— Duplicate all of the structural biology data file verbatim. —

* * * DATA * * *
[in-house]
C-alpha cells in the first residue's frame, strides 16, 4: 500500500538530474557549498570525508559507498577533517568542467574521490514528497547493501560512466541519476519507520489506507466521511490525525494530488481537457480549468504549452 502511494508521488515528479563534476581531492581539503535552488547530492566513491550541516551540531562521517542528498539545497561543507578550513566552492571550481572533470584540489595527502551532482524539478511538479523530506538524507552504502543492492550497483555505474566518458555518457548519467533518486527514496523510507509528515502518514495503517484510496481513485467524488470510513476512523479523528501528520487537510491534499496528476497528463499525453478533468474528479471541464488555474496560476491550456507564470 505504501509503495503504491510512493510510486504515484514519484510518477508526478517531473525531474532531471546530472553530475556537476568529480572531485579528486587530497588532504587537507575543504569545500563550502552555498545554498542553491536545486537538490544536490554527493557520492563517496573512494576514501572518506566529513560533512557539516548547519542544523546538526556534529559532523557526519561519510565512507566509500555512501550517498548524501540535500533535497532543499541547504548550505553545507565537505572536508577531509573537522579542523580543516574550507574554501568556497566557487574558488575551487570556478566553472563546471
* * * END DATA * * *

[in-house]
C-alpha cells in the first residue's frame, strides 16, 4: 500500500538530474557549498570525508559507498577533517568542467574521490514528497547493501560512466541519476519507520489506507466521511490525525494530488481537457480549468504549452 502511494508521488515528479563534476581531492581539503535552488547530492566513491550541516551540531562521517542528498539545497561543507578550513566552492571550481572533470584540489595527502551532482524539478511538479523530506538524507552504502543492492550497483555505474566518458555518457548519467533518486527514496523510507509528515502518514495503517484510496481513485467524488470510513476512523479523528501528520487537510491534499496528476497528463499525453478533468474528479471541464488555474496560476491550456507564470 505504501509503495503504491510512493510510486504515484514519484510518477508526478517531473525531474532531471546530472553530475556537476568529480572531485579528486587530497588532504587537507575543504569545500563550502552555498545554498542553491536545486537538490544536490554527493557520492563517496573512494576514501572518506566529513560533512557539516548547519542544523546538526556534529559532523557526519561519510565512507566509500555512501550517498548524501540535500533535497532543499541547504548550505553545507565537505572536508577531509573537522579542523580543516574550507574554501568556497566557487574558488575551487570556478566553472563546471